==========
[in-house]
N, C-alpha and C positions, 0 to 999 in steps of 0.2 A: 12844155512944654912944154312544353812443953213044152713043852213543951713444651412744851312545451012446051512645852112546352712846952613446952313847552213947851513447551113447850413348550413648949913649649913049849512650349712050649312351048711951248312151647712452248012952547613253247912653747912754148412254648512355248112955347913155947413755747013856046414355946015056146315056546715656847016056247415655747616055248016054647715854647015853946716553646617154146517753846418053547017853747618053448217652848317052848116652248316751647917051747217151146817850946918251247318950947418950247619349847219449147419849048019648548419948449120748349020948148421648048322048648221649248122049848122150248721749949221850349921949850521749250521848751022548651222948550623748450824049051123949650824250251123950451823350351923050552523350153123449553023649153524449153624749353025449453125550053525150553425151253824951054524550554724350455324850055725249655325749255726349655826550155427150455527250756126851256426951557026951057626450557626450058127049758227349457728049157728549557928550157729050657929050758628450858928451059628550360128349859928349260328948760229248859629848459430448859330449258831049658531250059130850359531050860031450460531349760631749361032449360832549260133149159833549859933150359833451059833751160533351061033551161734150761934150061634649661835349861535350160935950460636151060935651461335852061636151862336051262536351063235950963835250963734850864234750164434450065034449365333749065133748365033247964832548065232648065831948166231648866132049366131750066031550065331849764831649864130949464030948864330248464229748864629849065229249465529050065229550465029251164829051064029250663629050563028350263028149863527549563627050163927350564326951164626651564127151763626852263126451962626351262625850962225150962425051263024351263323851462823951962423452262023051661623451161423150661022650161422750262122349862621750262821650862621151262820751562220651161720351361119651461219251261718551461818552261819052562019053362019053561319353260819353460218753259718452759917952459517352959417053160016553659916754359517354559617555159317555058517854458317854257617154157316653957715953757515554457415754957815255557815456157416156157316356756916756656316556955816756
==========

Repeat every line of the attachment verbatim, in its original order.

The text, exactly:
[in-house]
N, C-alpha and C positions, 0 to 999 in steps of 0.2 A: 12844155512944654912944154312544353812443953213044152713043852213543951713444651412744851312545451012446051512645852112546352712846952613446952313847552213947851513447551113447850413348550413648949913649649913049849512650349712050649312351048711951248312151647712452248012952547613253247912653747912754148412254648512355248112955347913155947413755747013856046414355946015056146315056546715656847016056247415655747616055248016054647715854647015853946716553646617154146517753846418053547017853747618053448217652848317052848116652248316751647917051747217151146817850946918251247318950947418950247619349847219449147419849048019648548419948449120748349020948148421648048322048648221649248122049848122150248721749949221850349921949850521749250521848751022548651222948550623748450824049051123949650824250251123950451823350351923050552523350153123449553023649153524449153624749353025449453125550053525150553425151253824951054524550554724350455324850055725249655325749255726349655826550155427150455527250756126851256426951557026951057626450557626450058127049758227349457728049157728549557928550157729050657929050758628450858928451059628550360128349859928349260328948760229248859629848459430448859330449258831049658531250059130850359531050860031450460531349760631749361032449360832549260133149159833549859933150359833451059833751160533351061033551161734150761934150061634649661835349861535350160935950460636151060935651461335852061636151862336051262536351063235950963835250963734850864234750164434450065034449365333749065133748365033247964832548065232648065831948166231648866132049366131750066031550065331849764831649864130949464030948864330248464229748864629849065229249465529050065229550465029251164829051064029250663629050563028350263028149863527549563627050163927350564326951164626651564127151763626852263126451962626351262625850962225150962425051263024351263323851462823951962423452262023051661623451161423150661022650161422750262122349862621750262821650862621151262820751562220651161720351361119651461219251261718551461818552261819052562019053362019053561319353260819353460218753259718452759917952459517352959417053160016553659916754359517354559617555159317555058517854458317854257617154157316653957715953757515554457415754957815255557815456157416156157316356756916756656316556955816756